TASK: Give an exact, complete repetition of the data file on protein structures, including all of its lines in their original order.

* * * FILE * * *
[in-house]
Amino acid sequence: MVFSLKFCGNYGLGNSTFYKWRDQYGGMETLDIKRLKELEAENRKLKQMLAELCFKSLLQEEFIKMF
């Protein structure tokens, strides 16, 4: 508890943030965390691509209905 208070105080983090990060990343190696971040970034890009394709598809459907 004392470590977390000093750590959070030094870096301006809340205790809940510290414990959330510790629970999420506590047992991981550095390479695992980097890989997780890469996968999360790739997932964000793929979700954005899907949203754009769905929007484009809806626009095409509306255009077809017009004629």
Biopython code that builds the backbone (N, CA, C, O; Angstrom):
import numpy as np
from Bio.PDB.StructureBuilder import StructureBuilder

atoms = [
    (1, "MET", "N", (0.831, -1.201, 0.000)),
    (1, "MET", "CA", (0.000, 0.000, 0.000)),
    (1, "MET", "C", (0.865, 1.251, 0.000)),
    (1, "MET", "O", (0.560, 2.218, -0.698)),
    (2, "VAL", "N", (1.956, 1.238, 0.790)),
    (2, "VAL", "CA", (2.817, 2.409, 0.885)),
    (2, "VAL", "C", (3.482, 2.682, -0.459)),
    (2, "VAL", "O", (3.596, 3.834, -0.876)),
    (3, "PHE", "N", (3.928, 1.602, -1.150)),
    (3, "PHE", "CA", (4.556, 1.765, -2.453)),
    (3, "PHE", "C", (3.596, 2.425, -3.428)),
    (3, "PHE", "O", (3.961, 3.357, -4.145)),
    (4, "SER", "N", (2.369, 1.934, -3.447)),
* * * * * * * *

[in-house]
Amino acid sequence: MVFSLKFCGNYGLGNSTFYKWRDQYGGMETLDIKRLKELEAENRKLKQMLAELCFKSLLQEEFIKMF
């Protein structure tokens, strides 16, 4: 508890943030965390691509209905 208070105080983090990060990343190696971040970034890009394709598809459907 004392470590977390000093750590959070030094870096301006809340205790809940510290414990959330510790629970999420506590047992991981550095390479695992980097890989997780890469996968999360790739997932964000793929979700954005899907949203754009769905929007484009809806626009095409509306255009077809017009004629």
Biopython code that builds the backbone (N, CA, C, O; Angstrom):
import numpy as np
from Bio.PDB.StructureBuilder import StructureBuilder

atoms = [
    (1, "MET", "N", (0.831, -1.201, 0.000)),
    (1, "MET", "CA", (0.000, 0.000, 0.000)),
    (1, "MET", "C", (0.865, 1.251, 0.000)),
    (1, "MET", "O", (0.560, 2.218, -0.698)),
    (2, "VAL", "N", (1.956, 1.238, 0.790)),
    (2, "VAL", "CA", (2.817, 2.409, 0.885)),
    (2, "VAL", "C", (3.482, 2.682, -0.459)),
    (2, "VAL", "O", (3.596, 3.834, -0.876)),
    (3, "PHE", "N", (3.928, 1.602, -1.150)),
    (3, "PHE", "CA", (4.556, 1.765, -2.453)),
    (3, "PHE", "C", (3.596, 2.425, -3.428)),
    (3, "PHE", "O", (3.961, 3.357, -4.145)),
    (4, "SER", "N", (2.369, 1.934, -3.447)),